Informant was a 45 year old female who was born in Brazil and currently lives in Brazil. I talked to her over Skype.
Informant: Carnaval is a big festival in brazil, usually happens in the first two or three months of the year, it is basically a whole week. Everybody uses costumes, and when we are a kid ,we just go to little parties and plays and watch samba, which is a kind of music that we have here, there are other typical musics of carnaval. Everybody dances. We have this big party which has a parade, in the main cities of Brazil and in the northeast it’s also big. We usually stay the whole month partying for carnival, a lot of people drink, a lot of people have fun, but I actually don’t like very much. Because I don’t like samba, and I don’t like to samba. But I like the holiday, I like having days off. A lot of people also drink, and I don’t like, there’s a lot of drunk people.
Collector: Do you know where this festival came from?
Informant: It’s a Christian celebration, the date is never the same, its not a specific date, it’s a Christian festive season that occurs before the Christian season of lent, it’s calculated a specific amount of days before. The term carnival is usually used in areas with large catholic presence. I think it’s funny because a lot of things happen that are not very Christian. Rio de Janeiro’s Carnaval is considered the world’s largest party with 2 million people per day.
Collector: Are there big parties outside of Rio as well?
Informant: Yes, there are a lot of street carnaval parties. I never participated in this street carnaval. It’s called bloco de carnaval, people go in the streets and also dress up in costumes and mask and play this type of music of carnaval and dance and drink and a lot of people have a lot of fun. So in these blocos there are like trucks or busses or something that come and play music, and people gather around it and party. But in Rio there is a special place called Sambodromo where they have special schools of Samba like Santa Isabel and Portella, and each school goes through the whole street and they need to be dancing all the time and at the end, they receive a grade for the parade that they did. So the judges they look at the richness of the costumes, if everyone was dancing and singing, and they give a grade for each one of these schools, and at the end of the three days parade they have a winner. I saw it in person, but I hated it because I don’t like samba and it was three days the whole night. But lots of people go they love it and love to participate, I just don’t like to drink and I don’t like samba, so for me it’s not the right party.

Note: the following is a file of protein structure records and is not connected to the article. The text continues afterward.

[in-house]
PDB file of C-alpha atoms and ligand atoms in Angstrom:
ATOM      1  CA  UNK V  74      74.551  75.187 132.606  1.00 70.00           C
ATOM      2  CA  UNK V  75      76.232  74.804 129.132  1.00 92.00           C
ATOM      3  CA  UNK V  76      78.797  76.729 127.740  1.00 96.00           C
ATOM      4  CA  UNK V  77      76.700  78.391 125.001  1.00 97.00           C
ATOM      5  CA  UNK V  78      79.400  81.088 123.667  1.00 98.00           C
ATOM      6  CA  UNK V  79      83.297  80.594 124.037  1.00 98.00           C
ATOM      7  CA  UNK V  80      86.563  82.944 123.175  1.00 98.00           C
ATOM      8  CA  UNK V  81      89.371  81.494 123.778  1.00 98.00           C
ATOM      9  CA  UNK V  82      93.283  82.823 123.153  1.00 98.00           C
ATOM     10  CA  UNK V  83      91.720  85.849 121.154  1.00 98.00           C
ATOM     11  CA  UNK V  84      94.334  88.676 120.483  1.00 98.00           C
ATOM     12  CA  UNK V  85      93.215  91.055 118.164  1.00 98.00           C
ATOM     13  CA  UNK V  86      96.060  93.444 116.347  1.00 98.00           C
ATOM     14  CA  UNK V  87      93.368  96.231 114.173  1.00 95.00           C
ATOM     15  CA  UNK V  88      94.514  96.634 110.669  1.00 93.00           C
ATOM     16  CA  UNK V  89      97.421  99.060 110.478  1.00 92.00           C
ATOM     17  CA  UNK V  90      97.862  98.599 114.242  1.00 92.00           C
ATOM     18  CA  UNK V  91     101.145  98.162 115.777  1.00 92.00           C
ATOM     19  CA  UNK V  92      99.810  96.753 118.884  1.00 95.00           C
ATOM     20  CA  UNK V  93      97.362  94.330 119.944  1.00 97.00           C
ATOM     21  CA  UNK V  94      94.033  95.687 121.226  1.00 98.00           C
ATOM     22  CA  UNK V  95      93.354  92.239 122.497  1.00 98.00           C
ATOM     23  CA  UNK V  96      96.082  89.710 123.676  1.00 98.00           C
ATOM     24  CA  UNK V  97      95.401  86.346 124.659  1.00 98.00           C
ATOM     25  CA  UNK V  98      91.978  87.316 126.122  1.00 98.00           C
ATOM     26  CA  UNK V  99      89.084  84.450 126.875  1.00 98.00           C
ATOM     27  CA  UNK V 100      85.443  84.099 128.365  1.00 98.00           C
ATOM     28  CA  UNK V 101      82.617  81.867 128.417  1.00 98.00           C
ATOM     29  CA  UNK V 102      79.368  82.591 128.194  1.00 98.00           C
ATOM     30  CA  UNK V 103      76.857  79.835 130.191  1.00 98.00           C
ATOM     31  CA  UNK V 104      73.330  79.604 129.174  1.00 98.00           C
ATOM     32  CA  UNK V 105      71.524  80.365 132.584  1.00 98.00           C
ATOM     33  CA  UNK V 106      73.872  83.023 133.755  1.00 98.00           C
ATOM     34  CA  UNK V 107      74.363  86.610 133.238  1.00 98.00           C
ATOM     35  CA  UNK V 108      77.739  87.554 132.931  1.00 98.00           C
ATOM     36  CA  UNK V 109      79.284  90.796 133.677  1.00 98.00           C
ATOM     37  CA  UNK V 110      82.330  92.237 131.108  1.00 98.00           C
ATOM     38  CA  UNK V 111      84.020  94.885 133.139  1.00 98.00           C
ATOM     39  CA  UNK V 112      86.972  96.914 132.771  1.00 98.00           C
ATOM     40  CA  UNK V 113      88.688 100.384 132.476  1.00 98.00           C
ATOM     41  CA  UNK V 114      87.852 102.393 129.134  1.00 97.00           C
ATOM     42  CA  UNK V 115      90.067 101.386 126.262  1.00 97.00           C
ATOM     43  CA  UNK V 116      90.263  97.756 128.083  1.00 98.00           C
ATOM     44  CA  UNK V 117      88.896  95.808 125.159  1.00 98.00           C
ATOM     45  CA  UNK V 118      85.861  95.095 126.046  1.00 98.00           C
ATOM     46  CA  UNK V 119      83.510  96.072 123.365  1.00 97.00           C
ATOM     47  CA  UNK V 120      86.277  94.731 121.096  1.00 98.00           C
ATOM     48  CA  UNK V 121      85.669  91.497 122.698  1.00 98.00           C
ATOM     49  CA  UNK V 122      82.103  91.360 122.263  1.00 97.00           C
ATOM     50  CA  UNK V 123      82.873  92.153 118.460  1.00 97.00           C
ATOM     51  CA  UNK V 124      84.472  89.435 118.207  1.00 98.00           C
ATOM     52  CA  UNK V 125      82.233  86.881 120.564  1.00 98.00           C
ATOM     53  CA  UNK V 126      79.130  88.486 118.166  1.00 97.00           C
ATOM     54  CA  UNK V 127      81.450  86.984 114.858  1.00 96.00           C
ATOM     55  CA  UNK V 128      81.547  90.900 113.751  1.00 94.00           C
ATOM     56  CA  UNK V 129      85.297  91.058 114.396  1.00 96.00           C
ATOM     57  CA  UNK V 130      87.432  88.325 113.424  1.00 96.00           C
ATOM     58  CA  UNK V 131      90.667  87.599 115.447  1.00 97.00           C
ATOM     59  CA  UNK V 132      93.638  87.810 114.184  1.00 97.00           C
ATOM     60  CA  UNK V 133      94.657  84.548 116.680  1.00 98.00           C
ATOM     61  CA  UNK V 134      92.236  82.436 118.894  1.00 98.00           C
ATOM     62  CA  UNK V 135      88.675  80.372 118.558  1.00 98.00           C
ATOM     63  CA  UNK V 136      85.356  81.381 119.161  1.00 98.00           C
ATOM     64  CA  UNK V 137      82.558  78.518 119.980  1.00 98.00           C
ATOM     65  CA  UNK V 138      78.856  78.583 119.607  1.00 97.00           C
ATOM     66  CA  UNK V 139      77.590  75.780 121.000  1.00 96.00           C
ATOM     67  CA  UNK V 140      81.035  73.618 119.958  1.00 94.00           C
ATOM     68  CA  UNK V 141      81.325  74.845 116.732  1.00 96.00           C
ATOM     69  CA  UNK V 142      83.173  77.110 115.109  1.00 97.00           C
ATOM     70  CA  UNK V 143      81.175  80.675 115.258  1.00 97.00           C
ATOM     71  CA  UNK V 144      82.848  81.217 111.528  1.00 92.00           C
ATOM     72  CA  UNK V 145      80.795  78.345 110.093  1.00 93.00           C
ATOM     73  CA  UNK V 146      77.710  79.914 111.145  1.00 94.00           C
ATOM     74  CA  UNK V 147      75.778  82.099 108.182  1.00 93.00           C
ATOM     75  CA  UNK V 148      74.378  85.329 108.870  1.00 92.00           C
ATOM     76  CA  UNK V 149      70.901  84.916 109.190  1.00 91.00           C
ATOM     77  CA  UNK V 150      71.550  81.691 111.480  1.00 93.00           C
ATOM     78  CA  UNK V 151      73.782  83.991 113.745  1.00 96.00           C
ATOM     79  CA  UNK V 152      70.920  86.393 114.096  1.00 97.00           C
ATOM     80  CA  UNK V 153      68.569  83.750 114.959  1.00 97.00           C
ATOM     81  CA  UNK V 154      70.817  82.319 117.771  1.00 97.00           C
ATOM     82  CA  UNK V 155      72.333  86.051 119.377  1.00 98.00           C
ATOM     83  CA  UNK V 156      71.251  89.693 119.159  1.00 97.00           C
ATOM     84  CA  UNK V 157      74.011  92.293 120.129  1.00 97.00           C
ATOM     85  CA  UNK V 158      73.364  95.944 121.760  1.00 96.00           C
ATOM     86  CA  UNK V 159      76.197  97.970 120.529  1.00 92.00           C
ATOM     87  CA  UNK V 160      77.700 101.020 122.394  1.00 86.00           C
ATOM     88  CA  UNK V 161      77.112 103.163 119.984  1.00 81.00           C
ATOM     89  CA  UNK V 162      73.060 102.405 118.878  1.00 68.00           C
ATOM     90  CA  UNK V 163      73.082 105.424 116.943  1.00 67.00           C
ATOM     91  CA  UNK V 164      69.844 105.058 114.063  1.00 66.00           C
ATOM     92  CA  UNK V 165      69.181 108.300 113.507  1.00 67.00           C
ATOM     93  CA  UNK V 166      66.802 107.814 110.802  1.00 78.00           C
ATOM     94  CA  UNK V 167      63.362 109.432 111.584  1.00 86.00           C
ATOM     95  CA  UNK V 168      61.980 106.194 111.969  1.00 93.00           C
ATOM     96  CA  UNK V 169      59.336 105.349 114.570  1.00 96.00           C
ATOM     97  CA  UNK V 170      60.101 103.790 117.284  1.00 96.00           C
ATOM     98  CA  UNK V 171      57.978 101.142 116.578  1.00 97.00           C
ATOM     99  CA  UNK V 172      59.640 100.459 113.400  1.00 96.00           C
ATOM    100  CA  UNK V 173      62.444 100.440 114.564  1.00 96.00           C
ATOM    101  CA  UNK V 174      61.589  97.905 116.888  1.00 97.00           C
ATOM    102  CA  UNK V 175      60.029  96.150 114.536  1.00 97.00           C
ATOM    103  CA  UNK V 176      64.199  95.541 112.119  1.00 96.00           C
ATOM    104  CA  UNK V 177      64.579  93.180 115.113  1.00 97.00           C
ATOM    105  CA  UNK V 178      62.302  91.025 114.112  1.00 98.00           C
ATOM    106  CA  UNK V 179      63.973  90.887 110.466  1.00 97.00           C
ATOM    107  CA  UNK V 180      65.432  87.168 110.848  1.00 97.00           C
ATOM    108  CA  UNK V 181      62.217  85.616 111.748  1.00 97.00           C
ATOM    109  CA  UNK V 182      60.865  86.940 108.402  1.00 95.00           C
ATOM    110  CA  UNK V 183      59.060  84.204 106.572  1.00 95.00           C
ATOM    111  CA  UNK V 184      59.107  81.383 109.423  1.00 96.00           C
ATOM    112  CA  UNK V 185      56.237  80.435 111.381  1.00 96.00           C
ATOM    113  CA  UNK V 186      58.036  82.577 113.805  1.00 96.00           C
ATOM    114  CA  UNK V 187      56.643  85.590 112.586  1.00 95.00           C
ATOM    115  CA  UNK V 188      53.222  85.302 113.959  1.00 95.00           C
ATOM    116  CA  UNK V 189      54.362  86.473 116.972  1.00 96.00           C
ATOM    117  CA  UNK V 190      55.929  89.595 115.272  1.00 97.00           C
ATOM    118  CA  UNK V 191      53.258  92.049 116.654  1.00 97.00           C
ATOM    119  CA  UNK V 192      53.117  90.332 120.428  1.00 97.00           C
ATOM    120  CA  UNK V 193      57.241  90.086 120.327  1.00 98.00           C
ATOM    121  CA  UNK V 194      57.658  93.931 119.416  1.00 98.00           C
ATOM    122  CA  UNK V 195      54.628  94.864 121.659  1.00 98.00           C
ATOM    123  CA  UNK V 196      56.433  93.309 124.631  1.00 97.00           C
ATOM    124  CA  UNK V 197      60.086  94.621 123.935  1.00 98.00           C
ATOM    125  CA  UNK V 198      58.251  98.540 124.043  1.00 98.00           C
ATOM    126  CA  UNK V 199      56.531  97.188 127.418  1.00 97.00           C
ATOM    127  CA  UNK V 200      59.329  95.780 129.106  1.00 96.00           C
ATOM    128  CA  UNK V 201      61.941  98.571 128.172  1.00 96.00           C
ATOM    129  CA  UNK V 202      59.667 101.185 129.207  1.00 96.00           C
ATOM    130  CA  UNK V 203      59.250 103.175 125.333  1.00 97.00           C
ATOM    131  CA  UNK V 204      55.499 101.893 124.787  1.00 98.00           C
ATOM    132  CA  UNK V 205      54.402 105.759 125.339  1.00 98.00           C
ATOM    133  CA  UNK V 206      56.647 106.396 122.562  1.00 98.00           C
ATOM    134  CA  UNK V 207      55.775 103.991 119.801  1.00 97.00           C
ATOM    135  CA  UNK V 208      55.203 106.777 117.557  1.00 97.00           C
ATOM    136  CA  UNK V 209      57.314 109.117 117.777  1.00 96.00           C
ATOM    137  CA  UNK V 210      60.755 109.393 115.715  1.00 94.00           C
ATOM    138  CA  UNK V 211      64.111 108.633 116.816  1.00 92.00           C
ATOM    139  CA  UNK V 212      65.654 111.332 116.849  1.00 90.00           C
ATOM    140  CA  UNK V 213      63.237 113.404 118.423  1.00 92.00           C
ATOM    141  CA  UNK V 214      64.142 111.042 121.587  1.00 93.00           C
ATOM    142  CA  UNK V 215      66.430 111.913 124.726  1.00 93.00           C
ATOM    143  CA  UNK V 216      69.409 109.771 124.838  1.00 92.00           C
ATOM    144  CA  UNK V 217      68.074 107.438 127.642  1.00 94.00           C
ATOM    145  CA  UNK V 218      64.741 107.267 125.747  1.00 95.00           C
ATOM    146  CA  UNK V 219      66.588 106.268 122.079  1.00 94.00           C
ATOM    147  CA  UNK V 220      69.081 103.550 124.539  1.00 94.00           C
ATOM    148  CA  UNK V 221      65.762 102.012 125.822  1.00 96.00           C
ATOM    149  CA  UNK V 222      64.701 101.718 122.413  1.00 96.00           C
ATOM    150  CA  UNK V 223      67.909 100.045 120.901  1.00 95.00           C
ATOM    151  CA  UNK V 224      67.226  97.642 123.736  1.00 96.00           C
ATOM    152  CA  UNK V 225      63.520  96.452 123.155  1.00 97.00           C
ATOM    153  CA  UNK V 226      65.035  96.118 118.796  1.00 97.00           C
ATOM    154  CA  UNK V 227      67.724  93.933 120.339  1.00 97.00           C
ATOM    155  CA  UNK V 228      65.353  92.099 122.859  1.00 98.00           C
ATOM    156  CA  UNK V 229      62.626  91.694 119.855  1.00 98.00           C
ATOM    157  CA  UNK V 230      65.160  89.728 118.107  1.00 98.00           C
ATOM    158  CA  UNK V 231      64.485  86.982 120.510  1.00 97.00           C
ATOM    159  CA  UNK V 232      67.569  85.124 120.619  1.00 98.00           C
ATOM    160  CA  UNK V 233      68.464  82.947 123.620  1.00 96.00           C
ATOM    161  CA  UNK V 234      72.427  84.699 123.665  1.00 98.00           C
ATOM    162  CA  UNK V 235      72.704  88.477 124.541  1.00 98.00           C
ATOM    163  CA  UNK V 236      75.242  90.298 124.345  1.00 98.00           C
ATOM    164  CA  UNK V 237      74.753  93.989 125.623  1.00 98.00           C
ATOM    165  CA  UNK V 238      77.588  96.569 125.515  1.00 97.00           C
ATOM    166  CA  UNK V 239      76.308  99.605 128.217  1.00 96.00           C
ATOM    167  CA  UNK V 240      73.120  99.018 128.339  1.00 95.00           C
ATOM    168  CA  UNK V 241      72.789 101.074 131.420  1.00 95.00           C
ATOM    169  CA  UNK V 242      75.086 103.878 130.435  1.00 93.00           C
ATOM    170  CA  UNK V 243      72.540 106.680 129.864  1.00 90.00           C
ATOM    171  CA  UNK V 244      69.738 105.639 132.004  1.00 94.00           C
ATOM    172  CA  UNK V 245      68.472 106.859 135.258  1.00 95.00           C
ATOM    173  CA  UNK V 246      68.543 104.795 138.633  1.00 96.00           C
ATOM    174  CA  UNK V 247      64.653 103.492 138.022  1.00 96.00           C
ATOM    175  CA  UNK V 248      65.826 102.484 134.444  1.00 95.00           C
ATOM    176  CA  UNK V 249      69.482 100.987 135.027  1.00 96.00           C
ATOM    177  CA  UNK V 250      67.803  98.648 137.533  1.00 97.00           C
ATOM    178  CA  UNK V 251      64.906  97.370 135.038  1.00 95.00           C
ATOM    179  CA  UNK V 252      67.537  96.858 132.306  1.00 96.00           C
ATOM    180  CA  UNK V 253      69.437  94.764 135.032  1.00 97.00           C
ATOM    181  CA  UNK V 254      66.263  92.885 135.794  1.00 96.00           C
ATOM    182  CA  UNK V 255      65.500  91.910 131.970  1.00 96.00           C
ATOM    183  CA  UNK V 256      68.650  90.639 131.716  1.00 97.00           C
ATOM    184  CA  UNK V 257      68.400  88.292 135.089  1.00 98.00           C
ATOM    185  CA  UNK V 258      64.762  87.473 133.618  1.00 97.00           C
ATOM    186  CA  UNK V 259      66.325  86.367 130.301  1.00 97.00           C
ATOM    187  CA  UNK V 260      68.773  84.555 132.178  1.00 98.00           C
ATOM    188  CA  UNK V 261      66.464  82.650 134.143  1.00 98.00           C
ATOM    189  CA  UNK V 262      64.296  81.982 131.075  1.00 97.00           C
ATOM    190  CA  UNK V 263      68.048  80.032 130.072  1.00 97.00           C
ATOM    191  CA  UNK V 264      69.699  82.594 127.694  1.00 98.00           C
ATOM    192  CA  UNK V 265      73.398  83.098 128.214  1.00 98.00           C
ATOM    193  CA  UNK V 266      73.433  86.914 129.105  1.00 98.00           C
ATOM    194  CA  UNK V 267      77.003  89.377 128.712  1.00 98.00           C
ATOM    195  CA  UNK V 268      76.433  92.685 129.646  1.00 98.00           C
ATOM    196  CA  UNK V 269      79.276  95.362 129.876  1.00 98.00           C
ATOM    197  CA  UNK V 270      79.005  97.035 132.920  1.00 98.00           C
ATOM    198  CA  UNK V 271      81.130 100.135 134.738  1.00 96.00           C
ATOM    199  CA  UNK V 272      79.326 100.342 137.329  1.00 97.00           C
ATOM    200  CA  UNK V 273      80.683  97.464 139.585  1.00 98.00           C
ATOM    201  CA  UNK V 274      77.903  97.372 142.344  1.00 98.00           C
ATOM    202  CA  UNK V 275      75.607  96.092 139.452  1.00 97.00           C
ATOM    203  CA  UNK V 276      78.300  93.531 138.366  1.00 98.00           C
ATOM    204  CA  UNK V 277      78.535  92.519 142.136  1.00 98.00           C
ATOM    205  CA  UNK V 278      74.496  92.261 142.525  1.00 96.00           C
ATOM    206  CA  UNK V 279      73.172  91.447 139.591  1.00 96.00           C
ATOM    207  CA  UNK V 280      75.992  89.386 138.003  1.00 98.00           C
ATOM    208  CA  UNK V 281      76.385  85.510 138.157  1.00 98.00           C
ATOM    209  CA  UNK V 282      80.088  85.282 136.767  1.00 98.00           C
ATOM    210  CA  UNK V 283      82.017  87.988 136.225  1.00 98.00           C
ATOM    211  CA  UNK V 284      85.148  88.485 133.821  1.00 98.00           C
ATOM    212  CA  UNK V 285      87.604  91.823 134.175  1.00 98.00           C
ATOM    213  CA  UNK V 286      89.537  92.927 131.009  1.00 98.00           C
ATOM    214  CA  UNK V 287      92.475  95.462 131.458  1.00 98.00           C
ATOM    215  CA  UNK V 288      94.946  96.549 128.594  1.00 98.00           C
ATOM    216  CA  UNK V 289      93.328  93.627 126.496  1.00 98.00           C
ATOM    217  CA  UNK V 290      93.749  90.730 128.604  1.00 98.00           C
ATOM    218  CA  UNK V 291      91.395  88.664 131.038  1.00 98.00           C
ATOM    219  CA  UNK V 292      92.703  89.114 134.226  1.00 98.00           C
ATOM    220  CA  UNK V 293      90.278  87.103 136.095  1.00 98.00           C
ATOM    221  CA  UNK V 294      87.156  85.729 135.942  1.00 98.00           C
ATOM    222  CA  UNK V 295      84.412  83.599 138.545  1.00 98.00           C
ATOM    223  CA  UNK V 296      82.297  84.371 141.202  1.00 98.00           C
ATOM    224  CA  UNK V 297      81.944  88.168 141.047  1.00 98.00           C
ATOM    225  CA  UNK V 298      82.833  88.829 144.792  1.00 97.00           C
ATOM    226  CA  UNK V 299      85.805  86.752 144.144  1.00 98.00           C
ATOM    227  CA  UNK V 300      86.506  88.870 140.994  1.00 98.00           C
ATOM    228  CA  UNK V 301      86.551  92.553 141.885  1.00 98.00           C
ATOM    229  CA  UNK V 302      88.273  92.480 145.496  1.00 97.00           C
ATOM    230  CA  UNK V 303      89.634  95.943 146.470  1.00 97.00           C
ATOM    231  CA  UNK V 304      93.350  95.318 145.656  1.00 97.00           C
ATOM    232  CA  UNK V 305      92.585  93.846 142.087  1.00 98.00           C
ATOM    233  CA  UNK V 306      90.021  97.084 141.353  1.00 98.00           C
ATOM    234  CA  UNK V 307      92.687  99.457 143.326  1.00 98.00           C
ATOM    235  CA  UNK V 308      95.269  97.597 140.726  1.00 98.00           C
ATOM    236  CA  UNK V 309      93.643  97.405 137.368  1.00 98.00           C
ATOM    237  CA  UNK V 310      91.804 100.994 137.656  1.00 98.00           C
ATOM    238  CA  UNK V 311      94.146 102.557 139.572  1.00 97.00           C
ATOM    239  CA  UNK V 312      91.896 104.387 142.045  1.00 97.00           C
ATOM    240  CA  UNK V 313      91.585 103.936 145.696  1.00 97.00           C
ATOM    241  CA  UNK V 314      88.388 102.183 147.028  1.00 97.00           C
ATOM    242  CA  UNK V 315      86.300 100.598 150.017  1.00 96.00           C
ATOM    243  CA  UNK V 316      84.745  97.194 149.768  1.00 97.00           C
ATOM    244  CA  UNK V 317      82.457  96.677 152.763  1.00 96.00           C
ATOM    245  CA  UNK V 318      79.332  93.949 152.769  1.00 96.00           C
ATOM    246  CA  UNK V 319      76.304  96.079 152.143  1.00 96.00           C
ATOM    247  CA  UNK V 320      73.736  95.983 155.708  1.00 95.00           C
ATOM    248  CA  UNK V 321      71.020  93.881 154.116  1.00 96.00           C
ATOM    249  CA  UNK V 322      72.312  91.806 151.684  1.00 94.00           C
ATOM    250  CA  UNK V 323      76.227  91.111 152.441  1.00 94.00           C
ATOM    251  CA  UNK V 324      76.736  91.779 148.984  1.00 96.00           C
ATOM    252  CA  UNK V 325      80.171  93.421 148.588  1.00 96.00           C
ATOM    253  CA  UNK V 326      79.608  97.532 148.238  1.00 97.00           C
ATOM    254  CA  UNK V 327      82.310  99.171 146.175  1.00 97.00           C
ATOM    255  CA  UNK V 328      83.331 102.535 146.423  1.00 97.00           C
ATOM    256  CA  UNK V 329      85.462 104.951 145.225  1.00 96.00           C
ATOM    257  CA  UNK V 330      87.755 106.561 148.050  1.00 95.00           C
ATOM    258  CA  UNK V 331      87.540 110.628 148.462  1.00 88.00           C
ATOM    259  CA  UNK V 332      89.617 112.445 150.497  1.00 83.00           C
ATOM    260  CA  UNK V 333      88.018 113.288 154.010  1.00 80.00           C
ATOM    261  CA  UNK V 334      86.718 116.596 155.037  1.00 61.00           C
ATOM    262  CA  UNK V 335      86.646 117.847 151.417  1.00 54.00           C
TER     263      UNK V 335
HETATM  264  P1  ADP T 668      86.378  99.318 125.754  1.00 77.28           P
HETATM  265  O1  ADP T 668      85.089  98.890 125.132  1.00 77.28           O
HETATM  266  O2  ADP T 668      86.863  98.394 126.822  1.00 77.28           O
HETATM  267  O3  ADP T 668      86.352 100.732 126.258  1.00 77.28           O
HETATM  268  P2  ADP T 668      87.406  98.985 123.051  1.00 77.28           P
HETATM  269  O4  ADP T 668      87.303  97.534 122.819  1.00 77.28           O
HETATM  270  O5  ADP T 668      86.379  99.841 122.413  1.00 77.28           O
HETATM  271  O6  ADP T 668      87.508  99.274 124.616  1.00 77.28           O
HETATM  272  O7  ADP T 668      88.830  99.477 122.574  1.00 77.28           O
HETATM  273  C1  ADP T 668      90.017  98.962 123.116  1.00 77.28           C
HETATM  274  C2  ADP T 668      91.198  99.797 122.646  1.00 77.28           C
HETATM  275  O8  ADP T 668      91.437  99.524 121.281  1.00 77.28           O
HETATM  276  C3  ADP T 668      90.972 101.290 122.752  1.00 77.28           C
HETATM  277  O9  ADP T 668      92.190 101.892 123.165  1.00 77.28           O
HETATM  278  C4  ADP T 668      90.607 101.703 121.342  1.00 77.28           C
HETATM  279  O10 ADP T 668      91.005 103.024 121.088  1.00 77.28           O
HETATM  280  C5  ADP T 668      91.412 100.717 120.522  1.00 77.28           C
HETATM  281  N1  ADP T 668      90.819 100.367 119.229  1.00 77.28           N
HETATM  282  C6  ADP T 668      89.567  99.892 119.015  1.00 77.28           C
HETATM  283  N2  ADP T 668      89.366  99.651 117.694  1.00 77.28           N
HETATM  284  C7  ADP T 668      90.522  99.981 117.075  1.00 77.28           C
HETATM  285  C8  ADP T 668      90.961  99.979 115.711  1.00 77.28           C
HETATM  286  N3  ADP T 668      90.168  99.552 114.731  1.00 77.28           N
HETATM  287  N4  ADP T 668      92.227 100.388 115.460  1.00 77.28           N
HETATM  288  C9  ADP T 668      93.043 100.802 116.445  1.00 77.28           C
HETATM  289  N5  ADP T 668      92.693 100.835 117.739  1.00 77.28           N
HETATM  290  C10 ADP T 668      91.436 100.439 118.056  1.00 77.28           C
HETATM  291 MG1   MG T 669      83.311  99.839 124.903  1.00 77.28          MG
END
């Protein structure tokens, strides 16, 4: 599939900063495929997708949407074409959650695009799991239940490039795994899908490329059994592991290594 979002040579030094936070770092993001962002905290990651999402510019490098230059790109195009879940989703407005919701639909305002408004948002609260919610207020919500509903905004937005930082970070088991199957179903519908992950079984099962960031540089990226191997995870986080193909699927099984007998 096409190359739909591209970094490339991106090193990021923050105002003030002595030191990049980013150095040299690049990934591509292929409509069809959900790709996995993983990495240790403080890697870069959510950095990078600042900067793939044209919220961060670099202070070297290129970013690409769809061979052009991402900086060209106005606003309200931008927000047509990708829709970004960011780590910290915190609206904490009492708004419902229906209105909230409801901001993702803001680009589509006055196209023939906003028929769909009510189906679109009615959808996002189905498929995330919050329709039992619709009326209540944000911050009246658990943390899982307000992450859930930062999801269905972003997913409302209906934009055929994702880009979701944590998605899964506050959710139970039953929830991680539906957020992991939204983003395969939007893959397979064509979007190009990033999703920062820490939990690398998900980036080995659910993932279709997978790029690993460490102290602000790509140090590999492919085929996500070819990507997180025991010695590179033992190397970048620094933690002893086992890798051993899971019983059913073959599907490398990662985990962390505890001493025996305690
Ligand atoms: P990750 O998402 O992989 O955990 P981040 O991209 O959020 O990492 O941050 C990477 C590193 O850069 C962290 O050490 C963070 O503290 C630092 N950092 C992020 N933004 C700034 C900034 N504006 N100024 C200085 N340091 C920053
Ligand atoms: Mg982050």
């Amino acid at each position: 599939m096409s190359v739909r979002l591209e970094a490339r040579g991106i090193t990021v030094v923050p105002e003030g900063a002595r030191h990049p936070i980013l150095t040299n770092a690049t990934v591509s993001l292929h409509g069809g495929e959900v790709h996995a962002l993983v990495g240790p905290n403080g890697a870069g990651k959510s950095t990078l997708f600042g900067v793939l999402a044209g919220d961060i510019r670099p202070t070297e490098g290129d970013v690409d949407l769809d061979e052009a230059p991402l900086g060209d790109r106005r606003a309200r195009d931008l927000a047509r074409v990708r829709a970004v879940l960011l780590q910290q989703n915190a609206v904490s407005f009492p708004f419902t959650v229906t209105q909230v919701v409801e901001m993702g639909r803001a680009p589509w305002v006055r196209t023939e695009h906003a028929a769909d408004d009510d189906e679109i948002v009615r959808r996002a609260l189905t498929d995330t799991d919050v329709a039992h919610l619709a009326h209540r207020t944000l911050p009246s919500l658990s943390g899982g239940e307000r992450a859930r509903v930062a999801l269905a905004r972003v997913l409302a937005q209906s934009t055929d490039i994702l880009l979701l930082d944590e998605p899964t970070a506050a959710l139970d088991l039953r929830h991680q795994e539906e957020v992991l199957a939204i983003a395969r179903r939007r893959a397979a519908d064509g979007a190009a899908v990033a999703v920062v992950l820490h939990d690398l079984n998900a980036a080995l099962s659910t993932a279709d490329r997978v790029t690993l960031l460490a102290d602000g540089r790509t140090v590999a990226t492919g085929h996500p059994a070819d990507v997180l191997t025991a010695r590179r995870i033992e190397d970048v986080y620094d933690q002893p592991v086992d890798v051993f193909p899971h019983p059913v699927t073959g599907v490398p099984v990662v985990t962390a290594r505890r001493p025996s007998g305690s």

Collecter: Did you ever like Carnaval?
I used to like the small parties when we were kids because we used to dress up. I dressed up as an indian and the other time I dressed as police and it was fun. We used to throw confetti, and make a lot of noise. I used to like it, it was much lighter. When you’re a kid, you don’t see the naked women and the lots of drinks. It’s just small little parties that my family used to take me, and we used to dance and I used to like to dance in costumes
When I lived in Brazil, I would often see the huge celebrations during Carnaval. However, I never really experienced any of it. Carnaval, for me, was always just a break off of school, when I would go and spend a week at the beach. It’s really cool to hear about Carnaval from my mother who has had a lot more experience with the actual festival and the festivities. I didn’t know that Carnaval was a Christian holiday, and like my mother, I would never have imagined it because there’s nothing about Carnaval that really emulates the Christian spirit.